Publication: Research - peer-review › Journal article – Annual report year: 2011
The equilibrium hydrogen exchange rate between adsorbed and gas phase hydrogen at 1 bar is measured on three Pt/Ru systems: Pt overlayers on Ru films, Ru overlayers on Pt films, and Pt/Ru bulk alloys, with different Pt/Ru compositions. The catalysts are prepared by electron beam physical vapor deposition and supported on a sputtered HOPG substrate. The hydrogen exchange rate is measured in the temperature range 40-200 °C at 1 bar, by utilization of the H-D exchange reaction. We find that the exchange rate, r, and the dissociative sticking probability, S, as a function of surface concentration exceed the values measured on the individual metals and have a maximum for a composition of 2/7 Pt in the bulk alloys. The Pt overlayers on Ru films give similar results for r and S, and maximum activity is found when 4 Å of Pt are deposited on 50 Å Ru films. ISS spectra show that both Ru and Pt are on the surface, which indicates the formation of a surface alloy already at 200 °C. We also find that the maximum activity is given by the alloys with a surface composition of Pt/Ru equal to a 1:1 ratio. Experiments are also carried out in the presence of 10 ppm CO for the Pt-Ru bulk alloys. We find that alloying Pt with Ru improves significantly the resistance toward CO poisoning with respect to pure Pt, and the resistance increases with an increasing amount of Ru in the bulk alloys. The faster hydrogen exchange rate with respect to the pure metals and the higher CO tolerance of the alloys are attributed to strain and ligand effects, caused by the compression of the surface due to the presence of the larger Pt atoms in the neighboring Ru atoms. The apparent energy of desorption at equilibrium, Eapp, for the three Pt-Ru systems is found to decrease with an increasing amount of Ru in the alloys, and it is attributed to geometrical ensemble effects. © 2011 American Chemical Society.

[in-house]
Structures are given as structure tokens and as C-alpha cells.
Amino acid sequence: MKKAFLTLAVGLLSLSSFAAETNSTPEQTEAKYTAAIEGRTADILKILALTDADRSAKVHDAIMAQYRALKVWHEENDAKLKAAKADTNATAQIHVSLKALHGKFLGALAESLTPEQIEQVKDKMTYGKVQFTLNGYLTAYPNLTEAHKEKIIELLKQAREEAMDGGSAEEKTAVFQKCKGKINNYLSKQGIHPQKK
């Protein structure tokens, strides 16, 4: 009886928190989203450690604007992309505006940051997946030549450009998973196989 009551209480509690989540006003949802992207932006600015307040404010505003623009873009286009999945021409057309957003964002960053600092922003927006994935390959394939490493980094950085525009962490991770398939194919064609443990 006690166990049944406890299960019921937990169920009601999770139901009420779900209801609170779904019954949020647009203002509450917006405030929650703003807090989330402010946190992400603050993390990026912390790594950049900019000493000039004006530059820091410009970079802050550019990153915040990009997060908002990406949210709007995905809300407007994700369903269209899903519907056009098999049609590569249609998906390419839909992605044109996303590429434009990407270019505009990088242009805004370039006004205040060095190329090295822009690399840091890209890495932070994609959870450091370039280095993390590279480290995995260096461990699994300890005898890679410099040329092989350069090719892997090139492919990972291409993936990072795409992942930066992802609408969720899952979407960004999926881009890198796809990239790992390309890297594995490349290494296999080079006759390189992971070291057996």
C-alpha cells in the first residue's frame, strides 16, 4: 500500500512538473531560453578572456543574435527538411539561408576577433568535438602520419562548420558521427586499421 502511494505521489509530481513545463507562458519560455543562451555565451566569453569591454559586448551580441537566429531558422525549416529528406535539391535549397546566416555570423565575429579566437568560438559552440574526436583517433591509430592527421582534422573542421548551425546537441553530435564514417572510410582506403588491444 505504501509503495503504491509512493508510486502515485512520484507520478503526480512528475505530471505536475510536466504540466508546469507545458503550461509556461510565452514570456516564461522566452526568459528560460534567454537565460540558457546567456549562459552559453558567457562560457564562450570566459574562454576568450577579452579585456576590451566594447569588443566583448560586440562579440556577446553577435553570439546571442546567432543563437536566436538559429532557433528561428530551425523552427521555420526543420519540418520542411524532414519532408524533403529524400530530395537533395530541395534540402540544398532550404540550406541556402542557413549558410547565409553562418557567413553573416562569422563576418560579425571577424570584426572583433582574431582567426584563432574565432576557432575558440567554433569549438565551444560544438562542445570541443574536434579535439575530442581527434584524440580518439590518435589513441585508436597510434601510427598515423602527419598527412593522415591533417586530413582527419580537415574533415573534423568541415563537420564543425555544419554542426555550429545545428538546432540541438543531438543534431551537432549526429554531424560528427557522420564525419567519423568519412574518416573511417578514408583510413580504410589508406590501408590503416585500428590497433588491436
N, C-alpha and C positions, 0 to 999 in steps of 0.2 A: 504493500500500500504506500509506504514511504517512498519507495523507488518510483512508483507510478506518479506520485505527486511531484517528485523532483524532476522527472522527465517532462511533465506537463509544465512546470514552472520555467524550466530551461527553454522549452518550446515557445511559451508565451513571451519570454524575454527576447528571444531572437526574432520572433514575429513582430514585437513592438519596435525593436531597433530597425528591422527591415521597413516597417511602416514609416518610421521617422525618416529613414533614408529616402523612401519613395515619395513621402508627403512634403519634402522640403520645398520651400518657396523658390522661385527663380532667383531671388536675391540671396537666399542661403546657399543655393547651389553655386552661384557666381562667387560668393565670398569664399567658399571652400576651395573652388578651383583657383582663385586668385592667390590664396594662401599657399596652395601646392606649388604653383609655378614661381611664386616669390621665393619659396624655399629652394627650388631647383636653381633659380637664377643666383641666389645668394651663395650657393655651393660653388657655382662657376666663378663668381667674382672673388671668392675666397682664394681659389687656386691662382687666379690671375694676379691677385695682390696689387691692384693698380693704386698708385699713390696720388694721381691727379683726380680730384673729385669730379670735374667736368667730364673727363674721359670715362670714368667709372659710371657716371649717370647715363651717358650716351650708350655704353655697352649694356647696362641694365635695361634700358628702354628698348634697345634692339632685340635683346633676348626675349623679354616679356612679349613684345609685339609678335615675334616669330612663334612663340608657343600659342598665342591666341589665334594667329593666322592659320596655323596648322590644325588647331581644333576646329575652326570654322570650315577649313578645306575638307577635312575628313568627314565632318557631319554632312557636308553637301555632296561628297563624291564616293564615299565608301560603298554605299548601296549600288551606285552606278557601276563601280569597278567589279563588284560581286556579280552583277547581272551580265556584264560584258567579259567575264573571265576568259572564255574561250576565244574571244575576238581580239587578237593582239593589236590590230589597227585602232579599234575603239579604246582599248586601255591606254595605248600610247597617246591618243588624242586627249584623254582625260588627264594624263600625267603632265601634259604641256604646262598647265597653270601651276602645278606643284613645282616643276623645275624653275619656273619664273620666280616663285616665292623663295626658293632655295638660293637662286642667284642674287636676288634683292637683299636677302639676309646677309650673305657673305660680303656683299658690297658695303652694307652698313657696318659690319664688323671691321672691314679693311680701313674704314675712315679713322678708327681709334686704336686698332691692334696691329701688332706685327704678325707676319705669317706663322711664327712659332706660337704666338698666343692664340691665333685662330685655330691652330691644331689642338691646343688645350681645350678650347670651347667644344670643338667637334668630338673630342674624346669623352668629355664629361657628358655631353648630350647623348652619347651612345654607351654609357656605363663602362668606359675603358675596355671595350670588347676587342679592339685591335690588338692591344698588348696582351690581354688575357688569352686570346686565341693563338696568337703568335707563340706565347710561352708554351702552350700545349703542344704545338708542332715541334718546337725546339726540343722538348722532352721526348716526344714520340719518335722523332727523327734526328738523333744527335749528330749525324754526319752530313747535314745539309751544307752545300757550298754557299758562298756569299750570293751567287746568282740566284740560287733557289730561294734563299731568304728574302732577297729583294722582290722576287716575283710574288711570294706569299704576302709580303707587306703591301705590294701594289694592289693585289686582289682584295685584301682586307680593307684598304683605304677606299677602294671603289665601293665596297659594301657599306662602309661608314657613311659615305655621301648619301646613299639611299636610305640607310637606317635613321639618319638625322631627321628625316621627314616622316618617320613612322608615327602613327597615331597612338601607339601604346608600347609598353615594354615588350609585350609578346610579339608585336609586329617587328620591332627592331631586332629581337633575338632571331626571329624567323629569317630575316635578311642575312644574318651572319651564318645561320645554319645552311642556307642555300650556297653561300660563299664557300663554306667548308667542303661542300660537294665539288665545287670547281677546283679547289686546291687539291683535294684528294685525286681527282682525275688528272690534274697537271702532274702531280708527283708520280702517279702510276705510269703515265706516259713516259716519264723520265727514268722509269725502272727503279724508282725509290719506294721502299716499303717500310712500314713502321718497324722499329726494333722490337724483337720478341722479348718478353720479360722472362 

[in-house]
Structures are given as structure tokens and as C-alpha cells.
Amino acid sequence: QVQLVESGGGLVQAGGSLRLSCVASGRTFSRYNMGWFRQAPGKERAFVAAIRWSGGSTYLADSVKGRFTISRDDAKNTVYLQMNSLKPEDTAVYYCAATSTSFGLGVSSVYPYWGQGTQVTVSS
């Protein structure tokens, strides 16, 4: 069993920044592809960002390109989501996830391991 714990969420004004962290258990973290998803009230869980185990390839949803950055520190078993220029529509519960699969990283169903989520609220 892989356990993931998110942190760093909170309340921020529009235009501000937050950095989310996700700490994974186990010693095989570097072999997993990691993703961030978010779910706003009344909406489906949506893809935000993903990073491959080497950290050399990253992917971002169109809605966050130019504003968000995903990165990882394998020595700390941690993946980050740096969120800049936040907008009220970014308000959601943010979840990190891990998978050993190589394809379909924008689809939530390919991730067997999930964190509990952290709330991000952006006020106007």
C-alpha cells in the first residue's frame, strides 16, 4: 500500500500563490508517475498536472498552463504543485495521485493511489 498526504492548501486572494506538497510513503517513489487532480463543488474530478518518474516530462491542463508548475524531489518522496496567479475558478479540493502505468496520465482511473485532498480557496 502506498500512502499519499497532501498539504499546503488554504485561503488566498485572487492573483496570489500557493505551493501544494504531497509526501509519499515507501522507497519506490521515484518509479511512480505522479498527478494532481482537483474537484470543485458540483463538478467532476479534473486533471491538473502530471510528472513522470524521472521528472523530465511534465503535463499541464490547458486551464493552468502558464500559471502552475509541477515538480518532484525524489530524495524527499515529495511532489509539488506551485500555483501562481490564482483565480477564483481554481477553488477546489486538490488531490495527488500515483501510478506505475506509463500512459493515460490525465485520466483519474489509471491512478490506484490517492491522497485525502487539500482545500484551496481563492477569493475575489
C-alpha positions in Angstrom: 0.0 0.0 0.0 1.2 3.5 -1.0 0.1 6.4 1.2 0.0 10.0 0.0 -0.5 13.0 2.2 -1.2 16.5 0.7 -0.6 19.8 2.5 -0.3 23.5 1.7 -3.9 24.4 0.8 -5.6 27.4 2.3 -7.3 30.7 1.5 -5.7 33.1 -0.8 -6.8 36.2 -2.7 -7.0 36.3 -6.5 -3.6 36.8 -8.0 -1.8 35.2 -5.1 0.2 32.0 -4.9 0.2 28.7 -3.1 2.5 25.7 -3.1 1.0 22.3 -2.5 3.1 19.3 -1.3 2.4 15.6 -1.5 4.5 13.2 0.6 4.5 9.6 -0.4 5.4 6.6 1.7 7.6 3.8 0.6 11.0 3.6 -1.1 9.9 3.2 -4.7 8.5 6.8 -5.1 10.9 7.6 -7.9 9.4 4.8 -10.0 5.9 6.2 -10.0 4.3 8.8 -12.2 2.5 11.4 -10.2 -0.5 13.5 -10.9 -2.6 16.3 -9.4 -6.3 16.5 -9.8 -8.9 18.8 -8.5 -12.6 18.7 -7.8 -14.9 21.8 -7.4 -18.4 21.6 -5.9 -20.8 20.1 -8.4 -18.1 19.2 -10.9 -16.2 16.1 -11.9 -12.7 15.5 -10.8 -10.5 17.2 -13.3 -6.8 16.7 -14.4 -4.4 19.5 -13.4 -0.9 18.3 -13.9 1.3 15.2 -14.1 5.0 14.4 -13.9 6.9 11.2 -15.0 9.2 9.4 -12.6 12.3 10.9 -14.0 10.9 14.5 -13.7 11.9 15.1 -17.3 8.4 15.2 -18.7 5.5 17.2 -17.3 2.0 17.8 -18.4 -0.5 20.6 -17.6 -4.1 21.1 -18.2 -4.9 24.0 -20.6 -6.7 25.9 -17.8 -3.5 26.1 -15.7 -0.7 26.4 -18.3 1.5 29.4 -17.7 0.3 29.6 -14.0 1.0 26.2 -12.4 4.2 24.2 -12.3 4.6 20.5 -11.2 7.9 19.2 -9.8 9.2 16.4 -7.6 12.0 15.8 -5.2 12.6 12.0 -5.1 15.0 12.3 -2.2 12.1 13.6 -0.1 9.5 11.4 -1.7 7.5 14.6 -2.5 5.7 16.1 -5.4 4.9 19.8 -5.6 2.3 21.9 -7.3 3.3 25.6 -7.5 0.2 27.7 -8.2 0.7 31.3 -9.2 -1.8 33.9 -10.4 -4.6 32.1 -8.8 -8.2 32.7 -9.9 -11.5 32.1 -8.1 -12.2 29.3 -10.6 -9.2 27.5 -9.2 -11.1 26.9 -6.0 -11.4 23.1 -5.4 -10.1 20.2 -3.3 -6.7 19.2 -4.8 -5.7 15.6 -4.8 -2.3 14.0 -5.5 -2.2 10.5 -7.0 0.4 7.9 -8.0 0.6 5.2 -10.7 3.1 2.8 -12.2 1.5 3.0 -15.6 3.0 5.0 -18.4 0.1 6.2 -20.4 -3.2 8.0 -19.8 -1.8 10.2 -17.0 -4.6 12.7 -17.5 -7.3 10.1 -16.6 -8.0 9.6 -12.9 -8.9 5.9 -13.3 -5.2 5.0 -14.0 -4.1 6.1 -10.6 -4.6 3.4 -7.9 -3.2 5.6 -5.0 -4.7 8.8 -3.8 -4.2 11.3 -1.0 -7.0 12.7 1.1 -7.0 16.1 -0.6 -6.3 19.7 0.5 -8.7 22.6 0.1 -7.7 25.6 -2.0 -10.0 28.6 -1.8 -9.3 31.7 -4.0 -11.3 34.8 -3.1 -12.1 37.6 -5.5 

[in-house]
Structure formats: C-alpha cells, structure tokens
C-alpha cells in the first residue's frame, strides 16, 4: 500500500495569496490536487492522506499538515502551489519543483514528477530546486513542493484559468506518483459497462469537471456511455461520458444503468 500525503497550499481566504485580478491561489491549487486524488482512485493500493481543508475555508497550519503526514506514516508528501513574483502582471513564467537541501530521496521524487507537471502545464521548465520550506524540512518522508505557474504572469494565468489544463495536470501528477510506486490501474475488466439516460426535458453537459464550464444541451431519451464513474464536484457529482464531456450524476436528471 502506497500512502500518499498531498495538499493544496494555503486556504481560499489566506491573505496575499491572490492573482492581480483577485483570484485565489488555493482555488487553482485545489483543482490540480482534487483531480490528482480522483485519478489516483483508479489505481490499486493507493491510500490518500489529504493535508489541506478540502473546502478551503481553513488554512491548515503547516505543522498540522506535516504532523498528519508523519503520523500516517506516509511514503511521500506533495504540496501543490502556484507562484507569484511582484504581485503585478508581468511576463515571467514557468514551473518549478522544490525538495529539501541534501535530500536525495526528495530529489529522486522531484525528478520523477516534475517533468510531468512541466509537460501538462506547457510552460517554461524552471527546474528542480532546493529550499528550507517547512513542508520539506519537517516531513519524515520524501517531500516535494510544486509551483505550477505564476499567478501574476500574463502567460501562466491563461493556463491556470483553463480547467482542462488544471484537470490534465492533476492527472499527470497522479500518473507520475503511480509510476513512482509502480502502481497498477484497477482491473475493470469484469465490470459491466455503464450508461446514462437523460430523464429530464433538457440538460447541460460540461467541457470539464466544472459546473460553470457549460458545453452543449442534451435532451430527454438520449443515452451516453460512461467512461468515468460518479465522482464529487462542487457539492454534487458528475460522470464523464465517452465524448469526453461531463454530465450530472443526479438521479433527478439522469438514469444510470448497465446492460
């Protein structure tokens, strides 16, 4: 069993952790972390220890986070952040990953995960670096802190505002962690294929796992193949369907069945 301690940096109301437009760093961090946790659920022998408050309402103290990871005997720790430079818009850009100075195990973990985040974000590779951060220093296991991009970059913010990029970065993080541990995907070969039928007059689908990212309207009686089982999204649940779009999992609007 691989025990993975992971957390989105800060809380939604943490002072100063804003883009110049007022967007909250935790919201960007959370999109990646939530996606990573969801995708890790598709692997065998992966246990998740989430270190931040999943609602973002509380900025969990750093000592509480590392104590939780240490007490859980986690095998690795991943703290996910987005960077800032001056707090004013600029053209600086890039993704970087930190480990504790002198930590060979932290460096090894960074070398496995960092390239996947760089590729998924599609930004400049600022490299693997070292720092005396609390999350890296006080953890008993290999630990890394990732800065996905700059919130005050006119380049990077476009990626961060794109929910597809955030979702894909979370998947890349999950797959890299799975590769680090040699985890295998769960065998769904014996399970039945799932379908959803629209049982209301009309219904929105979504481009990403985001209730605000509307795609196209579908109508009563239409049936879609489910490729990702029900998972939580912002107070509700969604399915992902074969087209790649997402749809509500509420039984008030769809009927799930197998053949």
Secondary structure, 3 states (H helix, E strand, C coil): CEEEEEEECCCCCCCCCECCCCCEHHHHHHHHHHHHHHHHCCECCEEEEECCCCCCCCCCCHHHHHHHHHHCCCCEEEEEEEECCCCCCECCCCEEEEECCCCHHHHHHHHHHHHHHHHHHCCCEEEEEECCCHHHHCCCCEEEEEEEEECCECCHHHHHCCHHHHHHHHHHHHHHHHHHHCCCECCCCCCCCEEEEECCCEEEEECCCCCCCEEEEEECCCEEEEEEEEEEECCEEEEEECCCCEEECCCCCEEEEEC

|Journal||Journal of Physical Chemistry Part C: Nanomaterials and Interfaces|
|Citations||Web of Science® Times Cited: 0|